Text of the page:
Come on in, the water's fine

 I haven’t made up my mind whether to be excited about Jeff Bezos and Richard Branson heading up to the very edges of space in their homebuilt rocket machines, or to ridicule the whole endeavor as an expensive precursor to the opening of a new roller coaster ride that you and I will never be able to afford.

Sign At Park Entrance: “Welcome to Virgin New Origin, the Gateway to the Stars – You must be THIS tall to ride, over 18 years of age and in good health (not recommended for those with heart problems), and have proof that you could purchase Greenland if you had the inkling.”

On the one hand, it might be cool to be able to brag that you went to outer space on your summer vacation: “Yep, we floated around in Zero-G for a couple of minutes, and I have the selfies to prove it.”  But on the other hand, does anybody really like being a tourist?

I hate being a tourist – walking around trying to figure out the best way to get from Point A to Point G, trying not to look like your average lost out-of-towner. My wife and I went to Chicago once. I wanted to eat at an authentic Chicago hot dog joint that I swore to her was only an easy one-mile walk away. Turned out to be five. That place is closed now. My wife no longer trusts my map-reading skills.

And that’s all Branson and Bezos were – space sightseers. They flew up to the very boundary of space, dipped their toes into the water to see how it felt, then fell back home with lofty revelations such as: “When you look at the planet, there are no borders,” Bezos said. “It’s one planet, and we share it and it’s fragile.”

Shoot. I’ve been to Four Corners and paid some money to put my right foot in Utah, but that doesn’t mean I’ve really been to Utah. And I can just imagine the astronauts on the International Space Station looking down at the whole show, rolling their eyes and mumbling, “Just what we need. More darn tourists.”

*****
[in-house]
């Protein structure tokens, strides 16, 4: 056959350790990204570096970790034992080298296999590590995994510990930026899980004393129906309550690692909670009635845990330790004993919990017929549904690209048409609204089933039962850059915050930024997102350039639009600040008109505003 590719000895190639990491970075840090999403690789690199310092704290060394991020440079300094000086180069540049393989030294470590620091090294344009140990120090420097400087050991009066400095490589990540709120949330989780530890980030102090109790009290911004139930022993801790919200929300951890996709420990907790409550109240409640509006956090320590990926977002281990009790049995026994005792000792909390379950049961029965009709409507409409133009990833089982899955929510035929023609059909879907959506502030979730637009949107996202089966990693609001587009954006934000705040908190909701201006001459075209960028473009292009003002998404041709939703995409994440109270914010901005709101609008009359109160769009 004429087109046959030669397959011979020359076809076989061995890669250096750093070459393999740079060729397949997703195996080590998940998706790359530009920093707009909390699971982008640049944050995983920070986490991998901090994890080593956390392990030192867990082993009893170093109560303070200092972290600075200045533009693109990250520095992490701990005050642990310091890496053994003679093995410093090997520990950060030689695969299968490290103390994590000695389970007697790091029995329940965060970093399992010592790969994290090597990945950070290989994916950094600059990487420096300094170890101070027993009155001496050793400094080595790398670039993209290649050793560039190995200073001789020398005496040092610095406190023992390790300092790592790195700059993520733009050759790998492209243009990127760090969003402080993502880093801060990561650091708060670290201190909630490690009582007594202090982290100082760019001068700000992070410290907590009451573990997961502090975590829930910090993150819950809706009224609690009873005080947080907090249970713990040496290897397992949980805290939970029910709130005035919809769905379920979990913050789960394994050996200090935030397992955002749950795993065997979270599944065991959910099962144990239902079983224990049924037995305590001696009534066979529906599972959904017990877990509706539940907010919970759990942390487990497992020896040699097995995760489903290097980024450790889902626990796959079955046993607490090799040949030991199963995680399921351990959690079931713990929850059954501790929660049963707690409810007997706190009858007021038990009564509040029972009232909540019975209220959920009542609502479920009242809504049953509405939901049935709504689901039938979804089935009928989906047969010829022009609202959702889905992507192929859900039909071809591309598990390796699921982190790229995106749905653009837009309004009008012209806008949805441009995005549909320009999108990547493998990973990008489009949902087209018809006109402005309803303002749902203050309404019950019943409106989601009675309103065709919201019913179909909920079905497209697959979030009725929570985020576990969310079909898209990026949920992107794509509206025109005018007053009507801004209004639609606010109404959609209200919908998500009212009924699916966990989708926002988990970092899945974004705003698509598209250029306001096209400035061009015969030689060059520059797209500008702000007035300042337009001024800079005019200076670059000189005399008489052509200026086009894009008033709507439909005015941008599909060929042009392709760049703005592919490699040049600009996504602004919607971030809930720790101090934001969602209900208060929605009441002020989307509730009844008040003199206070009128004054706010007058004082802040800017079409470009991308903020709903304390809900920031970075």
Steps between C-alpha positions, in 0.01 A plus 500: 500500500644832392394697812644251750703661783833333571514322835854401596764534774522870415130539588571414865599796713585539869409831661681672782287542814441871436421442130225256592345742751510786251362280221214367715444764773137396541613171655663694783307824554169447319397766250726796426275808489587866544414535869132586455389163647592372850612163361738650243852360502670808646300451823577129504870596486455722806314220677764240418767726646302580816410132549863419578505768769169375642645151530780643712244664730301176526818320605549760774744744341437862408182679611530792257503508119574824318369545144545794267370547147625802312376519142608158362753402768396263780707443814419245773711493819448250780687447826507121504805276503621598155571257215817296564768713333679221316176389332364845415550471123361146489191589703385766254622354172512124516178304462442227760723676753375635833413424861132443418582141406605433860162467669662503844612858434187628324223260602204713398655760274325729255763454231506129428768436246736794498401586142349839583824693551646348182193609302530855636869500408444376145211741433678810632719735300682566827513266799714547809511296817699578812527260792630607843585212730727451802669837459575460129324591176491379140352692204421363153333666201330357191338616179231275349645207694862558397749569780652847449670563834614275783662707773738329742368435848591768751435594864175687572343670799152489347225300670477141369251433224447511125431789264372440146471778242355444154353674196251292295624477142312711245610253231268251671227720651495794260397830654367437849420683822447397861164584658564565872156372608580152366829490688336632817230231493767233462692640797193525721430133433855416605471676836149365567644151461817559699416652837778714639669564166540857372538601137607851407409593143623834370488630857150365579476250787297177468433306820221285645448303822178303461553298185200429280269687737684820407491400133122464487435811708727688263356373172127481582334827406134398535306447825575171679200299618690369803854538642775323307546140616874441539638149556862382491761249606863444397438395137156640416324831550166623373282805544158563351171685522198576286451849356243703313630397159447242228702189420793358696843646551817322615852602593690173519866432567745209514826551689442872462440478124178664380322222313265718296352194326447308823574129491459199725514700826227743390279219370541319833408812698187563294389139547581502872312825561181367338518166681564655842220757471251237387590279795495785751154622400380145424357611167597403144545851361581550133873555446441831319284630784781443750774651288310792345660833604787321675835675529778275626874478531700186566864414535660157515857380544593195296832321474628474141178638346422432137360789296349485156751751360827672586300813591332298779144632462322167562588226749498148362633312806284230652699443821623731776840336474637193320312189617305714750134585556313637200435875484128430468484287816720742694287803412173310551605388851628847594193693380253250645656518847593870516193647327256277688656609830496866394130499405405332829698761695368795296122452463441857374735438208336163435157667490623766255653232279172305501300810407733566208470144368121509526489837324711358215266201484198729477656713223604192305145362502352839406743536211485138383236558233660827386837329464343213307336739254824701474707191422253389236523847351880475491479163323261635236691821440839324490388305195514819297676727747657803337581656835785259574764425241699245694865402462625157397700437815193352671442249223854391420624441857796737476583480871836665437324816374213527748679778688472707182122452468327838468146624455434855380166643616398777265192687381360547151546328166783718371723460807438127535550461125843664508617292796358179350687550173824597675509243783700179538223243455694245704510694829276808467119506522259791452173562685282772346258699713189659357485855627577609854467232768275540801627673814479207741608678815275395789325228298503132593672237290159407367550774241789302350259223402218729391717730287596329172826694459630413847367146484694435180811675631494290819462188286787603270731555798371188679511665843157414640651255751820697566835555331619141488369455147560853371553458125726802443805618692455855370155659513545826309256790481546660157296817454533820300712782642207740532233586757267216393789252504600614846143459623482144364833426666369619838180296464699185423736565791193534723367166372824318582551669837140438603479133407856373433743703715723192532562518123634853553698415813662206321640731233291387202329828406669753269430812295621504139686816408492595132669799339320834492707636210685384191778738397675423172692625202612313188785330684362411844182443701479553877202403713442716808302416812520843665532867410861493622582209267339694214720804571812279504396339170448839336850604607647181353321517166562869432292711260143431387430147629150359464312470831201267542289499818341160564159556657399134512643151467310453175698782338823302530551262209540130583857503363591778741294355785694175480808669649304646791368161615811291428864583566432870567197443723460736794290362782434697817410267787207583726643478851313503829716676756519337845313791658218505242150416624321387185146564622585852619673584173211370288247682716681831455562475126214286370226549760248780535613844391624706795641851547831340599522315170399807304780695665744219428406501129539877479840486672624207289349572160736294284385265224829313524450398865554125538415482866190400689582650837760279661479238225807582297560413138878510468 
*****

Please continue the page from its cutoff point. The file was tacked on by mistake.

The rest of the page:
If I were rich enough to be able to afford to hitch a ride into space, I’d much rather book a hammock on the Space Station, spend some time up there, get to know the place, see the sun rise every 90 minutes, find out what it feels like to poop while floating upside down. 

But on the other hand, Wilbur and Orville Wright’s first flight on their homebuilt flying machine lasted only 12 seconds, and look where we are today. I can just imagine what their parents thought when they heard the news:

“Susan, I swear those two boys are crazy.”

“Now, Milton. No need to go naysaying them for what they’ve done. Twelve seconds is a long time, I’m guessing.”

“But where will it lead? And how far can you get in only 12 seconds? You can’t even circle the block and pick up some tomatoes at the market in 12 seconds. Besides that, it’s much quicker and safer to walk.”

That was back in 1903. The brothers sold their first plane to the United States War Department in 1909. Between 1910 and 1916, the Wright Brothers Flying School trained 115 pilots, one being Henry “Hap” Arnold. Arnold, later to be known as the architect of US airpower, was eventually appointed the first (and so far, only) five-star General of the Air Force. 

And in 2021, after 118 years of powered flight, two billionaires and their friends tiptoed just beyond the surly bonds of Earth, and didn’t barf up their breakfast. At least I can give them credit for that.